Start the School Year Off Right
Some of you have a full month left of summer vacation and some of you are going back to school in a couple of weeks. Either way, there are a few things you can do to prepare for the first day. You don’t want to show up and feel overwhelmed with a plethora of new information, new course material, and new teachers. Some of you will also be going to a brand new campus. A couple hours of preparation, in addition to an Irvine private tutor to get the rust off, can make that back to school transition much easier.
1. Buy Supplies
Getting all of your supplies ready is something you have been doing since the first grade grade but it is certainly worth mentioning. If you are in high school this means ordering test prep books and college application materials in addition to your normal cart full of pencils, notebooks and electronic materials. A trip through your local office supply store during the first week of school is a nightmare of crowds and lines at the register so getting all that done ahead of time is helpful.
2. Order Your Textbooks
Many of your classmates will have read through the first several chapters of their textbooks in order to get a feel for the difficulty level of the classes and I recommend that you do the same. This doesn’t mean that you have to read through the whole book but taking a couple of hours in order to get a feel for the material can make the first four weeks of school a lot easier (READ: “College Textbooks: The Struggle is Real“).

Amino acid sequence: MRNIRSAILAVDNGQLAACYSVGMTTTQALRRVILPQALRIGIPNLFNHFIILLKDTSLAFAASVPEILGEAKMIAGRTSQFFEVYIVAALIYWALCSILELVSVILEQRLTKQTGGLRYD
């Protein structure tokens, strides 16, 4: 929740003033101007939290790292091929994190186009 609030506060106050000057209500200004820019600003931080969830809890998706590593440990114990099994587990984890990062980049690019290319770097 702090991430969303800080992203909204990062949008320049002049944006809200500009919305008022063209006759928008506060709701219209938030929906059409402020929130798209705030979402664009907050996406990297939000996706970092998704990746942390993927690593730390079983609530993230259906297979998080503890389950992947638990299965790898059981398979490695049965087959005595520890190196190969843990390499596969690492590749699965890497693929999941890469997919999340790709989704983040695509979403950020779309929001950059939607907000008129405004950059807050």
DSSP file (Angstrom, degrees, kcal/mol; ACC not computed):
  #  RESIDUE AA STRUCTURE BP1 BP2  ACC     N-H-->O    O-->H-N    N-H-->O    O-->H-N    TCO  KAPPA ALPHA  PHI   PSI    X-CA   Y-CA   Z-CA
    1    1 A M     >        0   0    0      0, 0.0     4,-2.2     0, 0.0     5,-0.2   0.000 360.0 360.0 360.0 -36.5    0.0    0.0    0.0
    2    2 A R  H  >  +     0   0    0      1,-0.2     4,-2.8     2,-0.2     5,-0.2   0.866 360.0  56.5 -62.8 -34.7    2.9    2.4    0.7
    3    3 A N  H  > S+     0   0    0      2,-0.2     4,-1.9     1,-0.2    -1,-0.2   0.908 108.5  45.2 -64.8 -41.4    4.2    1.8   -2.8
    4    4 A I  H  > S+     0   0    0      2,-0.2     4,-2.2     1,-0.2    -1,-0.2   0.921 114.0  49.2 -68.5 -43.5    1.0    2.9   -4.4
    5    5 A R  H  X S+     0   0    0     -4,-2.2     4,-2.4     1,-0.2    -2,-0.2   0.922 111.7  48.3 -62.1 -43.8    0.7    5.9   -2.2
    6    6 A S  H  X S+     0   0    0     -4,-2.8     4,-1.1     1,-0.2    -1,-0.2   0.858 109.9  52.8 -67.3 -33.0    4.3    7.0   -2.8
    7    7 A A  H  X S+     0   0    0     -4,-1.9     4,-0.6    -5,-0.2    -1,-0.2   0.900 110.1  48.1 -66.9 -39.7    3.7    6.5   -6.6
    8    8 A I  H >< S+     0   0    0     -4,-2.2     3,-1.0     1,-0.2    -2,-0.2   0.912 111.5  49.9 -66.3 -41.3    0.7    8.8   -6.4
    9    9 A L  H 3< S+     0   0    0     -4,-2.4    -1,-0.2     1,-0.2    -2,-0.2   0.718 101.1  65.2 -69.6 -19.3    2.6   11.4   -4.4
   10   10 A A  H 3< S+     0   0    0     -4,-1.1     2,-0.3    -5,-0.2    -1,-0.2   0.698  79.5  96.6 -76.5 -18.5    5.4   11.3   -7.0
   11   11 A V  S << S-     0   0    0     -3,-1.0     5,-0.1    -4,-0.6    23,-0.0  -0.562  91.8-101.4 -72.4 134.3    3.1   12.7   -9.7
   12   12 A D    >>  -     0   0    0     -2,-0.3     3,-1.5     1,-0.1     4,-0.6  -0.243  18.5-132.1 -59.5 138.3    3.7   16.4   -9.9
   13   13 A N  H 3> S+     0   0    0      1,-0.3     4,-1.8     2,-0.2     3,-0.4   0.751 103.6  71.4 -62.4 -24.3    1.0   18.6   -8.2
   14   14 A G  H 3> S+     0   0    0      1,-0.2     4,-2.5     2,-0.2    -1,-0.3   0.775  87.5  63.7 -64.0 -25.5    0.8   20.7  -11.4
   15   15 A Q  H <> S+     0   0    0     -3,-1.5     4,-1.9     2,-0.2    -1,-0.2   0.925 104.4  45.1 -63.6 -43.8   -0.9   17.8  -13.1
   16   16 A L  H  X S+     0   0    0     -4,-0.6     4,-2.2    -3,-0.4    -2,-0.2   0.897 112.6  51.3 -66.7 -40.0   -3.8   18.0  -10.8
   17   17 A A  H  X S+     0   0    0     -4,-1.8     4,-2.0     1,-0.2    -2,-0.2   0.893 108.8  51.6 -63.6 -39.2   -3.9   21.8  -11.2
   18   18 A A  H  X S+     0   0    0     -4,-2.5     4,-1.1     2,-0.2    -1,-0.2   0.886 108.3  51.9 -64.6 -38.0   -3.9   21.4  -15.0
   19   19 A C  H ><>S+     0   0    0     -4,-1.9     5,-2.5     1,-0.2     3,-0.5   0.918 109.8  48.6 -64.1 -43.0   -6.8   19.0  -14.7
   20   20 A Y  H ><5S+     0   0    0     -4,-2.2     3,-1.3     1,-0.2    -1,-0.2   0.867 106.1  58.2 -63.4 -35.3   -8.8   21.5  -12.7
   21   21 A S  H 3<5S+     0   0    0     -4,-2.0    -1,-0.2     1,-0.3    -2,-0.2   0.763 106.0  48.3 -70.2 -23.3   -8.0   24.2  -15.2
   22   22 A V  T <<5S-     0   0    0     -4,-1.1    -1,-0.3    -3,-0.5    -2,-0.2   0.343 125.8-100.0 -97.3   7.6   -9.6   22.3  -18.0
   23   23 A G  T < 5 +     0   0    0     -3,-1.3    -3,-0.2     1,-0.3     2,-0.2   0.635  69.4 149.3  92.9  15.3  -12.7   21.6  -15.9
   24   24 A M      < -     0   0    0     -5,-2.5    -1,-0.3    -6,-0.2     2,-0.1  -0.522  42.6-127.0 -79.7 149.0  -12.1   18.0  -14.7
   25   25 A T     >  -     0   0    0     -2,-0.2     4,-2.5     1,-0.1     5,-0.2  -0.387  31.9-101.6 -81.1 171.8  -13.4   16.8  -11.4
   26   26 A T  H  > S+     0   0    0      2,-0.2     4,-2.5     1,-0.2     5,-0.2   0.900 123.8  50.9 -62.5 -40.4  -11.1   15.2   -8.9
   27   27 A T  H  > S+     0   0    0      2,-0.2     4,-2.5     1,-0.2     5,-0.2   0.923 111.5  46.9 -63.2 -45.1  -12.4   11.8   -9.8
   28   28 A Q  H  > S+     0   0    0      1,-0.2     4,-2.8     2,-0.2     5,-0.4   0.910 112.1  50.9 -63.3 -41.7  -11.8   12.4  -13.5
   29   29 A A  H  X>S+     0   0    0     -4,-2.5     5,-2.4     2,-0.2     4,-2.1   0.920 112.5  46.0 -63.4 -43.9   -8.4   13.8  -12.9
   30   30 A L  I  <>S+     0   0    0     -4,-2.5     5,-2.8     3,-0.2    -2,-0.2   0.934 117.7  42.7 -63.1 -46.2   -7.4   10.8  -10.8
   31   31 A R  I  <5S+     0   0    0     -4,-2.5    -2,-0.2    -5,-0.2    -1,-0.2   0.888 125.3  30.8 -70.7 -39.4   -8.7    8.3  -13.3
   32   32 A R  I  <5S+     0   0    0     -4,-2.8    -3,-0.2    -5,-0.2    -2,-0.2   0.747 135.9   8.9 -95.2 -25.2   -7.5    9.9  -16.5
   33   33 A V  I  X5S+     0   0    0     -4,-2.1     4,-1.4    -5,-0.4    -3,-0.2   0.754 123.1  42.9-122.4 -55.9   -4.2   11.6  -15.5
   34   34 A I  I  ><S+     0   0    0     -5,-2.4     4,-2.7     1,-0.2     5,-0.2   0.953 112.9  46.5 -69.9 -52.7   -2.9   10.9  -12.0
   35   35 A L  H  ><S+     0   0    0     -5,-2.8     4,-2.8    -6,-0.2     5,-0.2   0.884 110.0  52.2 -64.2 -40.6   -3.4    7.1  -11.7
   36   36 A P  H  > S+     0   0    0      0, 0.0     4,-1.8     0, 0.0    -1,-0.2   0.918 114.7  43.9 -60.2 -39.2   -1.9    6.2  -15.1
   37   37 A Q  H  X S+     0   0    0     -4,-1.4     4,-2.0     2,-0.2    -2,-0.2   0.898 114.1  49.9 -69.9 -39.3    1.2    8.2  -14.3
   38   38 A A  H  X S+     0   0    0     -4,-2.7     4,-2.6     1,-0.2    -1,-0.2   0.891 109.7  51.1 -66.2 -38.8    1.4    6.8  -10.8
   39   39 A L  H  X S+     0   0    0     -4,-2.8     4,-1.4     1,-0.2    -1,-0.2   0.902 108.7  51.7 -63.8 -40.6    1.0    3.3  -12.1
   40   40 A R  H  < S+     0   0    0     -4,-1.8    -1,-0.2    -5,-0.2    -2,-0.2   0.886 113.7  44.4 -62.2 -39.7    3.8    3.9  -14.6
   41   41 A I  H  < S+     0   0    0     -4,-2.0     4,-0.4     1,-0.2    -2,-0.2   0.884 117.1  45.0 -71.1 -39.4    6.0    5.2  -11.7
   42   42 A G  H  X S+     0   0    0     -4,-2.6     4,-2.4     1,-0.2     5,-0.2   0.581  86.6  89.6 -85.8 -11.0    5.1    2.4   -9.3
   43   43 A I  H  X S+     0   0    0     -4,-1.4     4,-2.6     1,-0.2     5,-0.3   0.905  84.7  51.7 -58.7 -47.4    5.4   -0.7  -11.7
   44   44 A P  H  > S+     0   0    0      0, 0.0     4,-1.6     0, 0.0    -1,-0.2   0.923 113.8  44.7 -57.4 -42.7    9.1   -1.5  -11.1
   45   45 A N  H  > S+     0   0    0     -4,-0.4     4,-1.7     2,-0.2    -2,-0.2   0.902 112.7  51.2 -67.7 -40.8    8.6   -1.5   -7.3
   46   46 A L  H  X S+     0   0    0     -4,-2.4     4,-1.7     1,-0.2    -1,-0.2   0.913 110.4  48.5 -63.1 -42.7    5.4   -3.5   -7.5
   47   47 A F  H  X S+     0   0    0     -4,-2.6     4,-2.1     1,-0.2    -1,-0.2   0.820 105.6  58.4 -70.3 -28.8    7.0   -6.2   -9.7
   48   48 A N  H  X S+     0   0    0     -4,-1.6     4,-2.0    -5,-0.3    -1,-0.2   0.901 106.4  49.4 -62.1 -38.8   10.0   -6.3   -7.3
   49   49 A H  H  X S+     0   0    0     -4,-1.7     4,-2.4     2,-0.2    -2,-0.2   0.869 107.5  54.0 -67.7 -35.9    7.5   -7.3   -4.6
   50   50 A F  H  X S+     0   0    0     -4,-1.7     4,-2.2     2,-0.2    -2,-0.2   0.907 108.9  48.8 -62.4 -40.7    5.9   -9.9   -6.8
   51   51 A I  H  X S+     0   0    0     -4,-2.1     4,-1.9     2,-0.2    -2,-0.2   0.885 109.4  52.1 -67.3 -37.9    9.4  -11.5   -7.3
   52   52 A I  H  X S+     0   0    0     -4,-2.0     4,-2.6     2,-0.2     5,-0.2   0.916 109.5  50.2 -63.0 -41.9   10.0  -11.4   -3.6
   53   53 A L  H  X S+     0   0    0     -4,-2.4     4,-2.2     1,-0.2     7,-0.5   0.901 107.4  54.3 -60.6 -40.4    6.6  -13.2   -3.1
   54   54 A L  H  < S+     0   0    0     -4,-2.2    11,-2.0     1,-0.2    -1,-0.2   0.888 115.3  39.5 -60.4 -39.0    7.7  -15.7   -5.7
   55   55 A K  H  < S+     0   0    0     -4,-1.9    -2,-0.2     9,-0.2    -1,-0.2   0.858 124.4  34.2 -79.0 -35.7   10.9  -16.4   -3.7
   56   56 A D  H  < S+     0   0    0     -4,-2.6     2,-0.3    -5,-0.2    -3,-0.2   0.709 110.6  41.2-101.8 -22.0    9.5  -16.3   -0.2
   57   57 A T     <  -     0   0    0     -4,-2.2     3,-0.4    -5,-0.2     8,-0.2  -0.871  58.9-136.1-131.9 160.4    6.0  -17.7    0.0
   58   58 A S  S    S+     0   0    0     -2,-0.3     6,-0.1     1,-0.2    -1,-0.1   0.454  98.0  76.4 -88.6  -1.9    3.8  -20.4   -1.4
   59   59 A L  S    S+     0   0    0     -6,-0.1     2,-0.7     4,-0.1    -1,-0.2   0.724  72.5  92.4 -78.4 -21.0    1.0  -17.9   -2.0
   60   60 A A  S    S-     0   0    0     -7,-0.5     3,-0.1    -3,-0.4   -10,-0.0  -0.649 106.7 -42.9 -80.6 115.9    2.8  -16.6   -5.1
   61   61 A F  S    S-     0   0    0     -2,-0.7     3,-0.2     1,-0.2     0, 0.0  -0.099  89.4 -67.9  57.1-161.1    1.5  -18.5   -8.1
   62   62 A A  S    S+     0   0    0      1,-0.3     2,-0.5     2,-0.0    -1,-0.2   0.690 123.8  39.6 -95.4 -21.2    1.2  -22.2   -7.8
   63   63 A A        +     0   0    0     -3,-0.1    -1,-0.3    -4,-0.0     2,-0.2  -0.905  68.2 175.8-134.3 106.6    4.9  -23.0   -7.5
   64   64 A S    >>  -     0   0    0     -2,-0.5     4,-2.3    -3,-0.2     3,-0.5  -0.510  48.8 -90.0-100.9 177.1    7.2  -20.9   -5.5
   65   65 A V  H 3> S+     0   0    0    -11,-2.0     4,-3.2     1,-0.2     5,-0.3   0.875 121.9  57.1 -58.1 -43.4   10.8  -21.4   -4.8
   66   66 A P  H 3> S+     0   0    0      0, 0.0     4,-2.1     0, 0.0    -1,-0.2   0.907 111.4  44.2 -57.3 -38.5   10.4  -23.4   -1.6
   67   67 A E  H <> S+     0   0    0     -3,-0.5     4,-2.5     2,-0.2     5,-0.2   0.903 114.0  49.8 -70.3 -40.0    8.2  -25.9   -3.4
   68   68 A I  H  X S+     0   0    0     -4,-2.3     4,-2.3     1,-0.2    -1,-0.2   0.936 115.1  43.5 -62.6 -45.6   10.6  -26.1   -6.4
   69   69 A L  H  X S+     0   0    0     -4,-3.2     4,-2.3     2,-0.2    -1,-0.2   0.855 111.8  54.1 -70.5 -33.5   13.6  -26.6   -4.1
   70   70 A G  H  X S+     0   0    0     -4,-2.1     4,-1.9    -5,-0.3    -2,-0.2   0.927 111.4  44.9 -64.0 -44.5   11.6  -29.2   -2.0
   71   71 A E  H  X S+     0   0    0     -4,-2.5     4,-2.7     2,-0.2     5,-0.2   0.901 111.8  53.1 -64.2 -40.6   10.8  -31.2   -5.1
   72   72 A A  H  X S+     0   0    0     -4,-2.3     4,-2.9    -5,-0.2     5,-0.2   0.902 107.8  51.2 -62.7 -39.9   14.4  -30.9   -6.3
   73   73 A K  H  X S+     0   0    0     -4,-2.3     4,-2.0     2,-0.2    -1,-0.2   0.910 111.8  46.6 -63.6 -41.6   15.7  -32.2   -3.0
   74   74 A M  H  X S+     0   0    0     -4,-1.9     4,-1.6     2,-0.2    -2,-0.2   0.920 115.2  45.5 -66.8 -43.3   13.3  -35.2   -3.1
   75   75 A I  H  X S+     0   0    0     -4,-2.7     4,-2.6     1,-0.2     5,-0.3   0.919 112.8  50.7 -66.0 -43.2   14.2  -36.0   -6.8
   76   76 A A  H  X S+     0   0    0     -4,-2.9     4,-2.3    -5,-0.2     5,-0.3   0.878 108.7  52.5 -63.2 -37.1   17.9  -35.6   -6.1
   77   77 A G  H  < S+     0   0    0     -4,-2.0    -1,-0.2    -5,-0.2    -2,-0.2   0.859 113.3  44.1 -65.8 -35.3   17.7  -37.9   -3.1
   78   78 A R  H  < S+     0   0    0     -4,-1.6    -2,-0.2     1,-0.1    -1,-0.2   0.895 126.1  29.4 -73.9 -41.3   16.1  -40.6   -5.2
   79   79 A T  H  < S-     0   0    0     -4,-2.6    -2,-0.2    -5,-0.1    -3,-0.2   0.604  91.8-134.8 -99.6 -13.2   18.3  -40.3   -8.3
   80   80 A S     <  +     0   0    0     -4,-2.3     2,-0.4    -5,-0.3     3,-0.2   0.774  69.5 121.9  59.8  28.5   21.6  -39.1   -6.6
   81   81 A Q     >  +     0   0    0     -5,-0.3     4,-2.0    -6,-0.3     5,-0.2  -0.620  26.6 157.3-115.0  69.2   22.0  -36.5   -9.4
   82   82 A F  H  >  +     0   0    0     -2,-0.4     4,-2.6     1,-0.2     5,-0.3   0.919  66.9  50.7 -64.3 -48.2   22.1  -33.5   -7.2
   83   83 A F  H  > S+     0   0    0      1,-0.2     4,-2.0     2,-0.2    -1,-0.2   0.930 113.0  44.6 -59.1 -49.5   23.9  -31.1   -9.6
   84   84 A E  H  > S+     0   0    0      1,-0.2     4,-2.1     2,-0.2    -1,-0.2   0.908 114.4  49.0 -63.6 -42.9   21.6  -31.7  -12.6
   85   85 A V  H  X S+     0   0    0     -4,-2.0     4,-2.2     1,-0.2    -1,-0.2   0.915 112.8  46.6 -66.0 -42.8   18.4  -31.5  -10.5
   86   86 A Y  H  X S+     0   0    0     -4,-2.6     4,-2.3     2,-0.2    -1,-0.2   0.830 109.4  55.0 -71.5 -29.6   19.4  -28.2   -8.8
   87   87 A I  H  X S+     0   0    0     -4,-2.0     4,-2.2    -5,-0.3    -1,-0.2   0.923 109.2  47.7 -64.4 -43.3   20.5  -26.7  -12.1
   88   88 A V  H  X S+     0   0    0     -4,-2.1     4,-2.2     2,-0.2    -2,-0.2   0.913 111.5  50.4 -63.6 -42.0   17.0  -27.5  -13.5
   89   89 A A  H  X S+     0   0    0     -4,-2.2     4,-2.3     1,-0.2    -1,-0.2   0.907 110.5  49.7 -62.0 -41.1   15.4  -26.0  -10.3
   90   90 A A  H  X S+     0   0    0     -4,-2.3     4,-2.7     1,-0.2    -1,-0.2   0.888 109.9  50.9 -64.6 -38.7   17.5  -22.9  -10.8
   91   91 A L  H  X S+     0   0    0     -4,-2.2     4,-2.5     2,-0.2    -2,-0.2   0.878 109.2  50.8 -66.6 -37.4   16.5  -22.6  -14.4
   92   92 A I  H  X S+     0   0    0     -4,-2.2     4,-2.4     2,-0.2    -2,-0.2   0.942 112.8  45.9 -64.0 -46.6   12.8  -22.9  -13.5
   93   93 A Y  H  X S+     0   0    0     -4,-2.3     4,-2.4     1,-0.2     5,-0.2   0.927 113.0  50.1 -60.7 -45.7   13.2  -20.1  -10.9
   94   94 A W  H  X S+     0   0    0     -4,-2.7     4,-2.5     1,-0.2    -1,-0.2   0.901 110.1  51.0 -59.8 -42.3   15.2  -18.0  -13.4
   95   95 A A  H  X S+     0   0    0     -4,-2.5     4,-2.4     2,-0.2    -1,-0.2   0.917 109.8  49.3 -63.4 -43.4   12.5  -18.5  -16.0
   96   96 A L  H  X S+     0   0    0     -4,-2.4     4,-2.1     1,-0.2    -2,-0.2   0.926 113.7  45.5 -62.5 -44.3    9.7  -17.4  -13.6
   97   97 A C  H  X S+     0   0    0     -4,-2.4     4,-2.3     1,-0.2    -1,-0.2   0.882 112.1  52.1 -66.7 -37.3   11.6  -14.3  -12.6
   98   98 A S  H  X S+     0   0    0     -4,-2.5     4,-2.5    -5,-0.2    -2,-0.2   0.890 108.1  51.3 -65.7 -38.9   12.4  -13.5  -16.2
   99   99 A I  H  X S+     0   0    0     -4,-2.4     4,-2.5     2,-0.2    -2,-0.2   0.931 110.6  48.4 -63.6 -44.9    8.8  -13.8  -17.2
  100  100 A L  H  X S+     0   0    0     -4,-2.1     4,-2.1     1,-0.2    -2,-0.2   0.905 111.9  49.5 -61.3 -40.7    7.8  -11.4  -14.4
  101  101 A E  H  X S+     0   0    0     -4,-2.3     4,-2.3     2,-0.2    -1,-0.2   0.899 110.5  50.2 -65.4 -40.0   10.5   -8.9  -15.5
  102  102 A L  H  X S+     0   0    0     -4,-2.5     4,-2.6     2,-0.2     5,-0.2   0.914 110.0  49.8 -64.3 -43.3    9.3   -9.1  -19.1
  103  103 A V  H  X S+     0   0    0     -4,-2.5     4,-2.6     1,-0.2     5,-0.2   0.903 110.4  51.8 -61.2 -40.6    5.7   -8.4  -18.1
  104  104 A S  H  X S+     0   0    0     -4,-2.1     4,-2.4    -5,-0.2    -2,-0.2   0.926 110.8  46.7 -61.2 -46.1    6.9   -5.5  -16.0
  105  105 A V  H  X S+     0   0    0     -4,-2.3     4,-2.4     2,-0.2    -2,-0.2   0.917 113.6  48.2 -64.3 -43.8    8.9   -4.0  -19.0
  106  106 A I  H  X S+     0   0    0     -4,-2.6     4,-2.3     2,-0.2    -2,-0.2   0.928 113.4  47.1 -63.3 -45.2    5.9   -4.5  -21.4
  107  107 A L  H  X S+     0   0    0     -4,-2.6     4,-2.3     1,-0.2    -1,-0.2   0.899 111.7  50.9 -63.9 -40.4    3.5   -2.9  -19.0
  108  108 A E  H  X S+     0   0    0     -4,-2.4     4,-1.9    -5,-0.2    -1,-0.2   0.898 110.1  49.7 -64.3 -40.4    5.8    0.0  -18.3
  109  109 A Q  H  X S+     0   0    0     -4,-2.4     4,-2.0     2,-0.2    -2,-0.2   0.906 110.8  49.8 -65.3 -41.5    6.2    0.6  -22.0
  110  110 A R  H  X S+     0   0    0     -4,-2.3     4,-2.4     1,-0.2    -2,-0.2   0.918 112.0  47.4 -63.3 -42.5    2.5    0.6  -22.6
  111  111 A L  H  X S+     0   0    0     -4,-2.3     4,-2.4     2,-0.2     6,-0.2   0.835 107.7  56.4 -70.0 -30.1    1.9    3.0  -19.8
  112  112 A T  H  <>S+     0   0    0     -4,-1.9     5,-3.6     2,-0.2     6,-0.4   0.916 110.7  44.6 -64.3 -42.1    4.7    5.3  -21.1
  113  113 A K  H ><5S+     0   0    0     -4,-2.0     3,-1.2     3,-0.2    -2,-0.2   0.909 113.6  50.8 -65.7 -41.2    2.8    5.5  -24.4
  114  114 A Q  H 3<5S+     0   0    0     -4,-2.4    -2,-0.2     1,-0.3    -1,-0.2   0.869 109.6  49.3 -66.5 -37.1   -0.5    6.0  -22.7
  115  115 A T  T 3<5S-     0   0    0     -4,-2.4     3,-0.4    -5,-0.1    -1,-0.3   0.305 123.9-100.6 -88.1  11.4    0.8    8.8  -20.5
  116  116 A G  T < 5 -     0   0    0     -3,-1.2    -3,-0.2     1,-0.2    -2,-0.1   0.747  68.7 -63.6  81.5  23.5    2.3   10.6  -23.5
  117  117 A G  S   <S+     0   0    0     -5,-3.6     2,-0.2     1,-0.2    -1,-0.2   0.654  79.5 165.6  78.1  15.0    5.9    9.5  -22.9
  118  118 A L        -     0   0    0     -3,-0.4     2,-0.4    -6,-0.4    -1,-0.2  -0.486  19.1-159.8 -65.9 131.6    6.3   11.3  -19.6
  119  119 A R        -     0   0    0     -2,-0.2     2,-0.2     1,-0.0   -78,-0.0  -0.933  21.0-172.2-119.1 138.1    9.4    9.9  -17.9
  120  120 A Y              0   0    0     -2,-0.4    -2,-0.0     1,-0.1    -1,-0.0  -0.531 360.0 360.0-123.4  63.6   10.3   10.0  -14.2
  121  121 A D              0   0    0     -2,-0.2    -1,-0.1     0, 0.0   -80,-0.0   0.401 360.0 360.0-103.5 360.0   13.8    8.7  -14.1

3. Find Out Who Your New Teacher Is
Not knowing who you will be learning from for the next nine months can be pretty stressful so I suggest finding out who your teacher or teachers will be this year. This is especially true for younger students who have one teacher for all subjects (READ: “7 Things Parents Should Ask New Teachers“). Knowing a little about your teacher’s personality can also be helpful. If you attend a local public school, chances are that at least one of your neighbor’s kids also had that teacher at one point or another. Ask around and find out if he or she is lenient or strict, what pet peeves they have as well as how they grade. For example, do they put more emphasis on tests or homework assignments? With the addition of Common Core, the style of teaching varies less and less but any tips you can get about your new teacher are helpful.
4. Line Up a Private Tutor
If you find that there is always one subject that you need a little extra help with, don’t wait until you get your first C or D to call in a tutor. Go ahead and call the company now. Even if you want to wait to start tutoring, it is better to arrange for a private academic tutor when their schedules are still open. If you are taking AP classes in the fall or if you are planning to take the SAT or ACT this year, go ahead and call up that tutor; your competition will be doing the same.
5. Make a Study Schedule